40 Years Of Music Industry Revenue In One Chart
I have to admit this is one of the cooler graphics I’ve seen in a while. Our friends at Visual Capitalist have created a graph which shows 40 years of revenue for the Music Industry by distribution platform. From the industry’s peak in the CD era, to the crash and burn caused by digital downloads, to the recent resurgence thanks to streaming, it’s been one hell of a roller coaster ride. Here are a few observations that come to mind about this infographic:
- Napster’s Crater: It’s hard to overstate the impact Napster had on the music industry. Even though the service only operated for a few years, it’s technology allowing listeners to download and save songs on an MP3 file (without buying a CD), obliterated the biz. From Napster’s debut in 1999 through 2015 the industry’s revenue dropped from $21.5B to $6.9B annually – that’s a 68% hair cut!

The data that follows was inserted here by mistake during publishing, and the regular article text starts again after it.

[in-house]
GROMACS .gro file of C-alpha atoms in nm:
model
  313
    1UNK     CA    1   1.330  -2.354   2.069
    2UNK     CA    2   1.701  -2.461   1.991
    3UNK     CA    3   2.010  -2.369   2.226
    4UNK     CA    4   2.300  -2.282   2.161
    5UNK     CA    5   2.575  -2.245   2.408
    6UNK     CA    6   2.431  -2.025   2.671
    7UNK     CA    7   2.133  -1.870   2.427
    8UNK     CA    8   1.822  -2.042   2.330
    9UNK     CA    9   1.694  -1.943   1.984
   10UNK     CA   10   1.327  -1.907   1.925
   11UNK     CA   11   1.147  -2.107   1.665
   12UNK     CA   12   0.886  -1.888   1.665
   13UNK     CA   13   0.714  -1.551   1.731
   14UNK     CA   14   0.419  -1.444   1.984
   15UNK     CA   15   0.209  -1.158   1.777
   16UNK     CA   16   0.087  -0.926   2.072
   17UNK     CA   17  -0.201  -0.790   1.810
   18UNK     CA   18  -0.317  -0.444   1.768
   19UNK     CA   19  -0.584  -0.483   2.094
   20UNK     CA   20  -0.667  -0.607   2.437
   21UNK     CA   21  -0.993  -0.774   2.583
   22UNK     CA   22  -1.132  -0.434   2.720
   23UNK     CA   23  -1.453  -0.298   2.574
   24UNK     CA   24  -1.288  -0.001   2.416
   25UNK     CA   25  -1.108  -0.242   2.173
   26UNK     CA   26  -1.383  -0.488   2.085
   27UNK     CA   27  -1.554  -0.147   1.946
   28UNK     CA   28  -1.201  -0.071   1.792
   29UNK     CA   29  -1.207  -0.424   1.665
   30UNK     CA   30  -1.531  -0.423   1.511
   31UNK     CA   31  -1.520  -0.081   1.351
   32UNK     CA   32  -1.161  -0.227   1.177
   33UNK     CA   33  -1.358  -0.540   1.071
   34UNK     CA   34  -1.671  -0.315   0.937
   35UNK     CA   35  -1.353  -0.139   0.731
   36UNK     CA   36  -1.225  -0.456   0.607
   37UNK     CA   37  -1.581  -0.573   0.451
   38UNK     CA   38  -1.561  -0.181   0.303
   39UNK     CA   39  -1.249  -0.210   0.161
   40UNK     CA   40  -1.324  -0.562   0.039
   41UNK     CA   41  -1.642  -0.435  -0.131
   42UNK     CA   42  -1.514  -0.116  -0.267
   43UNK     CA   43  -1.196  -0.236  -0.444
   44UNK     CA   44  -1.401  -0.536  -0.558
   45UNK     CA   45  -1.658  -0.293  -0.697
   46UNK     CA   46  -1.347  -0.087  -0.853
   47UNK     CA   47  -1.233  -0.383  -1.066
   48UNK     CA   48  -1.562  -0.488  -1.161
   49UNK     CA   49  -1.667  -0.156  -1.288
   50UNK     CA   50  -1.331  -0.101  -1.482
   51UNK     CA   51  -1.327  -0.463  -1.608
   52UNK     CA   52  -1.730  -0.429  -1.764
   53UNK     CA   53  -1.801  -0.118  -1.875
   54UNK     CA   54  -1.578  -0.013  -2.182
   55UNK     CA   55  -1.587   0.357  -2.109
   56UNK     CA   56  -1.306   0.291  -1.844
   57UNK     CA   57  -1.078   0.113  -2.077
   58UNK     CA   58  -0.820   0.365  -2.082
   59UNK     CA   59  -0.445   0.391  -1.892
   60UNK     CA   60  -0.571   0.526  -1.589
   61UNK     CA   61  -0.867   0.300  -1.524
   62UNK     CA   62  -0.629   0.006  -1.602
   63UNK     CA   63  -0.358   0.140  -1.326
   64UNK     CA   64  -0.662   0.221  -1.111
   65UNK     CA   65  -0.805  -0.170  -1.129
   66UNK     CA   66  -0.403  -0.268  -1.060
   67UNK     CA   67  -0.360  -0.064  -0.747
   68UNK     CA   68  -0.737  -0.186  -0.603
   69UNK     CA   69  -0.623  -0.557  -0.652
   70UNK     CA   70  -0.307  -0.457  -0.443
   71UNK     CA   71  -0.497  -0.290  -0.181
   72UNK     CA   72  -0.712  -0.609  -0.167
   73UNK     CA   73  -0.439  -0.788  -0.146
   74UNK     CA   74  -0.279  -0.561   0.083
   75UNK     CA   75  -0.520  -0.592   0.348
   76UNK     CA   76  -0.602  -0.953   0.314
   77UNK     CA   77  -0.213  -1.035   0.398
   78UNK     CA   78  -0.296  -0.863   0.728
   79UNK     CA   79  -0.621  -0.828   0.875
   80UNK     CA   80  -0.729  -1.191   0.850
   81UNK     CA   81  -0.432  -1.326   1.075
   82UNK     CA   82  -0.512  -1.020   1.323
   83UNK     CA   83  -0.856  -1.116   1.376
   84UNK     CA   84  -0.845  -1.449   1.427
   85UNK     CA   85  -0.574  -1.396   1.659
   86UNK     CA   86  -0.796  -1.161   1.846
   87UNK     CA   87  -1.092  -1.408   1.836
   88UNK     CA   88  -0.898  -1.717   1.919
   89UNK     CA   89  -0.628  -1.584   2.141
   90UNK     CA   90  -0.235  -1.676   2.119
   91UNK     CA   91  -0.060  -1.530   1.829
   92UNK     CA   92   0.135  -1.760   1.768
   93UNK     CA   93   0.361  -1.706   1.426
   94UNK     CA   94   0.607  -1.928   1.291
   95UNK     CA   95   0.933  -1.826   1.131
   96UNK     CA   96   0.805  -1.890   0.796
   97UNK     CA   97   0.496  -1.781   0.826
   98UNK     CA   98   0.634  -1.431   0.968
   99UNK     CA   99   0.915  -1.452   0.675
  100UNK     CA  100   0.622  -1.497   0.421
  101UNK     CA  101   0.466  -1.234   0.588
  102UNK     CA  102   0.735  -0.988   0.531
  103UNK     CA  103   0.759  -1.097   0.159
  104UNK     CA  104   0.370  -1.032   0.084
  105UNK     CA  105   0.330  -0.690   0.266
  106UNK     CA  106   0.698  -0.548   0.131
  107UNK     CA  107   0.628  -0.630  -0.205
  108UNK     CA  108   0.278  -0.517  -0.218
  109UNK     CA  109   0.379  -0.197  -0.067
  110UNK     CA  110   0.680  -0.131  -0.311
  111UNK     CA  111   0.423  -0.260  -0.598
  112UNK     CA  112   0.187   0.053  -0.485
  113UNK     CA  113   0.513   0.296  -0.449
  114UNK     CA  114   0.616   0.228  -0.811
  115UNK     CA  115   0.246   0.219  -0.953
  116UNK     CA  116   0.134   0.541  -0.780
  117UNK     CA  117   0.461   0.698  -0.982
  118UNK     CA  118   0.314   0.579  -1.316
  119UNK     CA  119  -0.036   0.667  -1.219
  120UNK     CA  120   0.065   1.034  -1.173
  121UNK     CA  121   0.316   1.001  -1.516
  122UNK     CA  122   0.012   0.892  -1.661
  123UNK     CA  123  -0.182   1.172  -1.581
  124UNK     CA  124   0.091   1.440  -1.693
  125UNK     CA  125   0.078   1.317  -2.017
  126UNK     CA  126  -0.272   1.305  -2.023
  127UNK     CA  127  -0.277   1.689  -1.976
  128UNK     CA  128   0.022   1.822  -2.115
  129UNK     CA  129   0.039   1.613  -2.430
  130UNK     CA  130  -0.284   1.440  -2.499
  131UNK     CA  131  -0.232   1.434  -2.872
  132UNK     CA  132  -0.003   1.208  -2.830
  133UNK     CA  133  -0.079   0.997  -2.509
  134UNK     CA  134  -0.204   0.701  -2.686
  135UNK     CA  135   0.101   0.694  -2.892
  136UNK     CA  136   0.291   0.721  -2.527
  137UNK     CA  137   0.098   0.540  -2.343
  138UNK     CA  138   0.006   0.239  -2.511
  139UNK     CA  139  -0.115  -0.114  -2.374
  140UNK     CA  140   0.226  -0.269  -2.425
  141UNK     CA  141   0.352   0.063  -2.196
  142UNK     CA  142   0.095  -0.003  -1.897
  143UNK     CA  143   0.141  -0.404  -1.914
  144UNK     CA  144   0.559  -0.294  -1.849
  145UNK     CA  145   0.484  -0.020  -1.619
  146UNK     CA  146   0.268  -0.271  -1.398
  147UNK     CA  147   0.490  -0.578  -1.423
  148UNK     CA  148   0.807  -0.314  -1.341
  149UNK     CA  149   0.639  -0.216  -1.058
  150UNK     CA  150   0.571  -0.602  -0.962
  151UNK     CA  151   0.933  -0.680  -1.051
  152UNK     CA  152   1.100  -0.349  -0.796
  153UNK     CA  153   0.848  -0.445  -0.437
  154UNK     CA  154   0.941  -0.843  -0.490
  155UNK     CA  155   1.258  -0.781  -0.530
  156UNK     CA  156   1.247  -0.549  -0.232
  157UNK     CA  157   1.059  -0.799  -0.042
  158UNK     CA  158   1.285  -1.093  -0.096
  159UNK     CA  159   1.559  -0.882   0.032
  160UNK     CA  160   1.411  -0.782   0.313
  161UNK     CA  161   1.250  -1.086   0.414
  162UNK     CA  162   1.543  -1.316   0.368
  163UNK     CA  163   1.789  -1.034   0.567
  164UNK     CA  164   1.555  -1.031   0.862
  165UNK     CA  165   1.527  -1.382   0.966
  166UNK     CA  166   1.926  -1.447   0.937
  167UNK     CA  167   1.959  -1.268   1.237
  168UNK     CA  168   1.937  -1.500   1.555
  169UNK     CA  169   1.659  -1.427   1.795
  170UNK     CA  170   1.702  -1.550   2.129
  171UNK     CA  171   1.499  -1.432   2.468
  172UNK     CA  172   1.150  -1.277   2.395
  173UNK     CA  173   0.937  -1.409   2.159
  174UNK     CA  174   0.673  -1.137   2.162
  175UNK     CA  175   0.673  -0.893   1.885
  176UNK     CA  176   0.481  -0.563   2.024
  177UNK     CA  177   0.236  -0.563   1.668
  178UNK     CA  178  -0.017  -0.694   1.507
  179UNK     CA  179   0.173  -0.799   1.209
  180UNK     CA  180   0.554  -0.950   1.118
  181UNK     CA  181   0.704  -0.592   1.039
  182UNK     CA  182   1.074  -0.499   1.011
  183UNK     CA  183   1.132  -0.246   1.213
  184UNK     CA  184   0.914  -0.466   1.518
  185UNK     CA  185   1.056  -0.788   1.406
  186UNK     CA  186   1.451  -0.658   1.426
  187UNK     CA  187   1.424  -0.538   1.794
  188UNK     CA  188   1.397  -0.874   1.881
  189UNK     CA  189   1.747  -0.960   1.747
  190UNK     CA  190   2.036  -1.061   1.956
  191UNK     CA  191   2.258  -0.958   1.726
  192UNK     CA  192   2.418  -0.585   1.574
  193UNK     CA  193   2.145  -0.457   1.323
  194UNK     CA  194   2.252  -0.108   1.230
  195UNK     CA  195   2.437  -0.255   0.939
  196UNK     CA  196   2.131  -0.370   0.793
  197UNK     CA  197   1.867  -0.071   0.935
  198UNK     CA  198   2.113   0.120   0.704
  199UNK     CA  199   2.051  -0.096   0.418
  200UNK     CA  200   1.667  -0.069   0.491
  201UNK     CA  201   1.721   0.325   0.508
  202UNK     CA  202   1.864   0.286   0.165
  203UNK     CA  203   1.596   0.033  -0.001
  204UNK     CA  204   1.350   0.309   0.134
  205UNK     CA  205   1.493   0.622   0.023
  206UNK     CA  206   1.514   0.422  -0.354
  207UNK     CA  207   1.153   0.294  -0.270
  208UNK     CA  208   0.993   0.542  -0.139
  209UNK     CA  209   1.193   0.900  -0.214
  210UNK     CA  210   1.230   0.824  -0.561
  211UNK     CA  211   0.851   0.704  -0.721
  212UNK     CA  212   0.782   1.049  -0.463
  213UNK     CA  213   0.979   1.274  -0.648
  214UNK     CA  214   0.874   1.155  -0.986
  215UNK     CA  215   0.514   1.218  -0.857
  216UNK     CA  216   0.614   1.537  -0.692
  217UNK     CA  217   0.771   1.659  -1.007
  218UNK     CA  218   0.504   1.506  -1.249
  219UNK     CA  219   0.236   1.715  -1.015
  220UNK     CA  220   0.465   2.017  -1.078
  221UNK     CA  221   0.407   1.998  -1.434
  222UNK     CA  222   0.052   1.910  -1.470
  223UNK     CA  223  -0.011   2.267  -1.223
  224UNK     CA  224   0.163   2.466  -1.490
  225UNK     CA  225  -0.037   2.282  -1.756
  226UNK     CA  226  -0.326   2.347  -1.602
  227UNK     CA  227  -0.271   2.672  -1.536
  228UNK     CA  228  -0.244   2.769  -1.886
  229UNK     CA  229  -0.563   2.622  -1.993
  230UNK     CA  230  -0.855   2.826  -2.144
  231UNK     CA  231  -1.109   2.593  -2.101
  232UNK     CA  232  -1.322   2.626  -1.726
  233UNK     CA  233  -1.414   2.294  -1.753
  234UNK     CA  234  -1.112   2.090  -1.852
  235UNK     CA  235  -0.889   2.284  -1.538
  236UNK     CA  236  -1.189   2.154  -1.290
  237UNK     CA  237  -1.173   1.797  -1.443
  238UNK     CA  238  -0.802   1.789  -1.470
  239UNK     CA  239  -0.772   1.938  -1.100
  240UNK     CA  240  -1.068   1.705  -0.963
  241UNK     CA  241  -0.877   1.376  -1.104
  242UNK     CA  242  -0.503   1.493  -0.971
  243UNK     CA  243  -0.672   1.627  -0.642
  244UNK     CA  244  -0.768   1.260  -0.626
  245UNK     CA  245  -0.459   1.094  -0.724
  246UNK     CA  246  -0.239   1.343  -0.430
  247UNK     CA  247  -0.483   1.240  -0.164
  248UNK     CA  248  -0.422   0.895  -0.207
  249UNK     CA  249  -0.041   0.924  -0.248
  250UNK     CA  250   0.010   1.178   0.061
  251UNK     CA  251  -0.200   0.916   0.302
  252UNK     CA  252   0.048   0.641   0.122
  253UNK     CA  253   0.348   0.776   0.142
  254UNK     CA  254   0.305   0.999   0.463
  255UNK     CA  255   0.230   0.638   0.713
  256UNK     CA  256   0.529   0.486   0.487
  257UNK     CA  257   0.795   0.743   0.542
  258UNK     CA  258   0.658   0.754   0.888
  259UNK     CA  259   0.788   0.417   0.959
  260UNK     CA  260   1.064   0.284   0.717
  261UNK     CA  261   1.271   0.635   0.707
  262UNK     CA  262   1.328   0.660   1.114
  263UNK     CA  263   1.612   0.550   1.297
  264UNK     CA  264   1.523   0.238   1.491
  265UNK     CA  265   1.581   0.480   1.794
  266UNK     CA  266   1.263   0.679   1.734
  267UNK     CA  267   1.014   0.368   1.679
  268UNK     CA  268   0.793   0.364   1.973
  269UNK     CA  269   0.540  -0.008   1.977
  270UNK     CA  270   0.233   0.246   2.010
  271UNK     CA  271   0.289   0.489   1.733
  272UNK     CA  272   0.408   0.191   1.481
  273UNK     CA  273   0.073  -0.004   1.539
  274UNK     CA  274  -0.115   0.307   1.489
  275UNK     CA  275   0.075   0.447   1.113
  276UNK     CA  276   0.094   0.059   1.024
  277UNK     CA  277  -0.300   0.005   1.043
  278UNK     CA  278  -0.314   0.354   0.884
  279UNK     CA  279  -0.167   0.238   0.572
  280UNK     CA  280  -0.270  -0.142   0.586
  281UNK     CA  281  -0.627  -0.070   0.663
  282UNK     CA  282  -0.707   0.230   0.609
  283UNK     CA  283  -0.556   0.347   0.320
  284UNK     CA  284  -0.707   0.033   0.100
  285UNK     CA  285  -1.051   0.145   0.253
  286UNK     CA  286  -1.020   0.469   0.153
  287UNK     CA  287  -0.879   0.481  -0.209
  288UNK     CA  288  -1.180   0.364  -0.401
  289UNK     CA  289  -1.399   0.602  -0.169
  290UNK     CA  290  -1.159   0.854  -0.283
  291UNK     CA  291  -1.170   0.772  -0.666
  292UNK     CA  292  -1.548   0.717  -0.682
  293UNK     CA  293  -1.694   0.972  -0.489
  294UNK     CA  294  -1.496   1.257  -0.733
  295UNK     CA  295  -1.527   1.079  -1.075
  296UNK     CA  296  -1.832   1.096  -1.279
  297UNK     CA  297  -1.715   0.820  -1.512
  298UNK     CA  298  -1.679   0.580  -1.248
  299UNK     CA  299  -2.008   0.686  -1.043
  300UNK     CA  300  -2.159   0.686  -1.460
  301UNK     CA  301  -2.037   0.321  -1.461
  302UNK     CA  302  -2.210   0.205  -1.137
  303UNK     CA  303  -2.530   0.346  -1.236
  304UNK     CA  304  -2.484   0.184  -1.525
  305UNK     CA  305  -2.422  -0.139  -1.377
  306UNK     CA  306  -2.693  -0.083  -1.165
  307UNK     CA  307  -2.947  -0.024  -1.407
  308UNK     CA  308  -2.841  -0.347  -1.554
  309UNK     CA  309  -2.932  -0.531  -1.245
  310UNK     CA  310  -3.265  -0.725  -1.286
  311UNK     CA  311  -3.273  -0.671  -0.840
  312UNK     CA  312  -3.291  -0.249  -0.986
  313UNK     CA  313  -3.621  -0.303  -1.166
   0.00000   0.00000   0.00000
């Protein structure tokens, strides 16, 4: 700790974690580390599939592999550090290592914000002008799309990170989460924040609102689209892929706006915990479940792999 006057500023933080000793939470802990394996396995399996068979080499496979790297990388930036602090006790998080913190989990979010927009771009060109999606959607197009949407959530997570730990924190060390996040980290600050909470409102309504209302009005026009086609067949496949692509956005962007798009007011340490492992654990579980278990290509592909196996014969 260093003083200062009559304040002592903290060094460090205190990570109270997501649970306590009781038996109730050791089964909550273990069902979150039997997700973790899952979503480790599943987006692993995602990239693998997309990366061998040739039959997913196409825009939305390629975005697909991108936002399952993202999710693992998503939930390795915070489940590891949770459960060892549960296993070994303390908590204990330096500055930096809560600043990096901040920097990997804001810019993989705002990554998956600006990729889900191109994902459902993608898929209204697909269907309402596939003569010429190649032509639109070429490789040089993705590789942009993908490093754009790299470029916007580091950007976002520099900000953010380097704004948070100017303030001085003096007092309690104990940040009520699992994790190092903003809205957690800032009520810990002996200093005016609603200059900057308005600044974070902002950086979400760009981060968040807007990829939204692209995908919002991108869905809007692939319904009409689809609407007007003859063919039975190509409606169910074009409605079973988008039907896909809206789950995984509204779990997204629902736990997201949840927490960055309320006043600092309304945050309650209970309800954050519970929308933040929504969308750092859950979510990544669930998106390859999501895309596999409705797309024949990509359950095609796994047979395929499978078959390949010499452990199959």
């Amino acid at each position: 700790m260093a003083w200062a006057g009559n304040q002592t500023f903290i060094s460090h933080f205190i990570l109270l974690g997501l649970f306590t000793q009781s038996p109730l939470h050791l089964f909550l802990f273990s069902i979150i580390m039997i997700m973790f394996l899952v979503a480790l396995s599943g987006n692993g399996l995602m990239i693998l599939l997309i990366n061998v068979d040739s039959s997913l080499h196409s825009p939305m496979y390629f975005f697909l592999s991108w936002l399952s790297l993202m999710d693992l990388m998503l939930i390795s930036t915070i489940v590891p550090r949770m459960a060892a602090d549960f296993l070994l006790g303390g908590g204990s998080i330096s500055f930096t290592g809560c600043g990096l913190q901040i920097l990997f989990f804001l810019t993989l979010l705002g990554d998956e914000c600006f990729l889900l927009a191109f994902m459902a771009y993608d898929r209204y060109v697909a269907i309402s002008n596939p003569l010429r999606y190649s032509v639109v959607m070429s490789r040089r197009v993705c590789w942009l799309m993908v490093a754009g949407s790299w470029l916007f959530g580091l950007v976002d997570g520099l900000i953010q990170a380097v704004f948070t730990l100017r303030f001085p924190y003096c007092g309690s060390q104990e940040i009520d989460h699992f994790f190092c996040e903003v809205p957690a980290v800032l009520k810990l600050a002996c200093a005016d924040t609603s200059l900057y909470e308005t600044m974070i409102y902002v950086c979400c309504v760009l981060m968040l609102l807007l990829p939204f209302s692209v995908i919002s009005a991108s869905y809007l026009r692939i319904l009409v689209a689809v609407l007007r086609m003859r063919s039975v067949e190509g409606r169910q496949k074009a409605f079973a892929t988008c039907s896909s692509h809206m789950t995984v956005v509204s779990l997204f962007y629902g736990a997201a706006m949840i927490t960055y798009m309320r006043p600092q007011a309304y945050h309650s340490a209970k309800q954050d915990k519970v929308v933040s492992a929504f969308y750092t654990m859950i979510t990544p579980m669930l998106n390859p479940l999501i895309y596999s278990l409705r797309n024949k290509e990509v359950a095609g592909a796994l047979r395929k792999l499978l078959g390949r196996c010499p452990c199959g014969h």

- Where’s Radio?: Did anyone besides me notice one big distribution platform that’s completely missing from this graphic? Radio, with its legislative exemption on performance royalty payments, doesn’t pay to support the product it depends on. Even lowly ringtones have paid more. It’s no wonder the music industry has been so eager to embrace streaming as a way to get their music discovered and distributed.
- Streaming’s Salvation: Speaking of streaming, you can easily see how the music industry is becoming so reliant on streaming revenue – especially the subscription side. Keep in mind the streamers still aren’t profitable yet, so musicians and labels need to figure out the right balance for these groups to coexist or risk seeing their industry go into decline again.
- What’s next?: As hot as streaming is now, it’s foolish to think it will be last great music distribution platform. So what form of technology will come along to deliver music to us in the years to come? Only the future knows for sure.
Such a cool topic to geek out on! Any other observations that I’ve missed?